Monday, March 12, 2012

Beer and football II — playoffs, week five
Super Bowl XLVI

The game: Patriots vs. Giants
The beer: Bear Republic Big Bear Black Stout
The result: Fuuuuuuck
The commentary: Time is a funny thing. With time, wounds heal. With time, losses seem unimportant. With time, you'd think you could stock a secondary with personnel at all capable of stopping one stinking drive at the end of the biggest game of the year. And with time, it's almost the middle of March and I have yet to write about the… unpleasantness.

There's not much to say that hasn't been said. I agree with future ex-Penn State head coach Bill O'Brien that Welker's non-catch wasn't really a drop. Where I seem to disagree with everyone is that the defense and not the offense lost this game (though one significant special teams play might have been enough to make a difference). The Giants have a good team, and when Brady and the boys aren't performing as well as they could it's up to our defense to win a game for once. For once! The coverage on that long Manningham catch was really solid, from what my already-fuzzy-on-the-details memory tells me, but you must stop that touchdown drive. The signs were there all season, up to and including a shaky finish against the Ravens—take away two great plays by Sterling Moore, another undrafted castoff, and there's not even a Super Bowl loss to mourn. Why Belichick continues to saddle himself with heroic efforts in coaching up mediocre talent instead of searching for the next Lawrence Taylor is beyond me, beyond reason, beyond space. It was the defense. It was always the defense.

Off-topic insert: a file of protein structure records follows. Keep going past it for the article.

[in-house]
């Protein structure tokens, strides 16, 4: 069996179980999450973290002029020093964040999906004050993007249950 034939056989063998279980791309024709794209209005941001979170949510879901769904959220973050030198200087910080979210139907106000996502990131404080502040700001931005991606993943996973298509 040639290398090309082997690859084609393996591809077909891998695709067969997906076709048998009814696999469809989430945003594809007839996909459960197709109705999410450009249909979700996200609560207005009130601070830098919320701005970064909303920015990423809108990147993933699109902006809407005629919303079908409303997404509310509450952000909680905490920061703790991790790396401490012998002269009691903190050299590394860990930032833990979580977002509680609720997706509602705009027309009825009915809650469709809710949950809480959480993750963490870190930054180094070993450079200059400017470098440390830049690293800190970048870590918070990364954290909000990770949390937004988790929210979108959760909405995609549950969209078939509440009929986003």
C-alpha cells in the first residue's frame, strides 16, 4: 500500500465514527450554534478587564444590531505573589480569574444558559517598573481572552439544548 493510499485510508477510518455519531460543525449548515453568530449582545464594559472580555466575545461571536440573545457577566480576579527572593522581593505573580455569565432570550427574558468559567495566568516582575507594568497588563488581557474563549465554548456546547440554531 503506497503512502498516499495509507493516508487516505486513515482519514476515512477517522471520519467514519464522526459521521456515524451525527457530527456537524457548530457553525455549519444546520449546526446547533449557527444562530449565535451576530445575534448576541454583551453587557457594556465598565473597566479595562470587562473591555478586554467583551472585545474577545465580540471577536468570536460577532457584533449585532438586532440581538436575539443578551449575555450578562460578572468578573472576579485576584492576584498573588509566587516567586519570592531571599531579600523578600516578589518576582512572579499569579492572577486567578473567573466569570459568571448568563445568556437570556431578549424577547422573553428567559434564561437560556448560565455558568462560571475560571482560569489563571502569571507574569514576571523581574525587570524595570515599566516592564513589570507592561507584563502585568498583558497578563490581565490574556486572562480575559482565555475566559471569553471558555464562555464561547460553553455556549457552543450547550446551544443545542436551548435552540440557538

Once again I'll watch the draft in anticipation of snaring high-upside defensive beasts—maybe this will be the year, and the defense will evolve from one watched through the narrow slits between my fingers. No-shows like Jermaine Cunningham, Ron Brace and Gary Guyton will be holding down benches on any of thirty-one other sidelines. Nice role players like Mark Anderson (free agent right now) and Kyle Arrington will indeed be used as nice role players who can maximize their specialized skills as game situations dictate, instead of playing so regularly that their limits become exposed. Two or three rookies who can start immediately, McCourty getting at least halfway to year one's production, Wilfork continuing to do what he does on slightly fewer snaps… suddenly you're a top-fifteen defense. Pair a top-fifteen defense with this offense, whether or not they draft a receiver capable of playing significant snaps by Thanksgiving, and there's your XLVII ticket. (End spoiled rant.)

Up next: Surely death! Beer, football and G. will return next season. Cheers!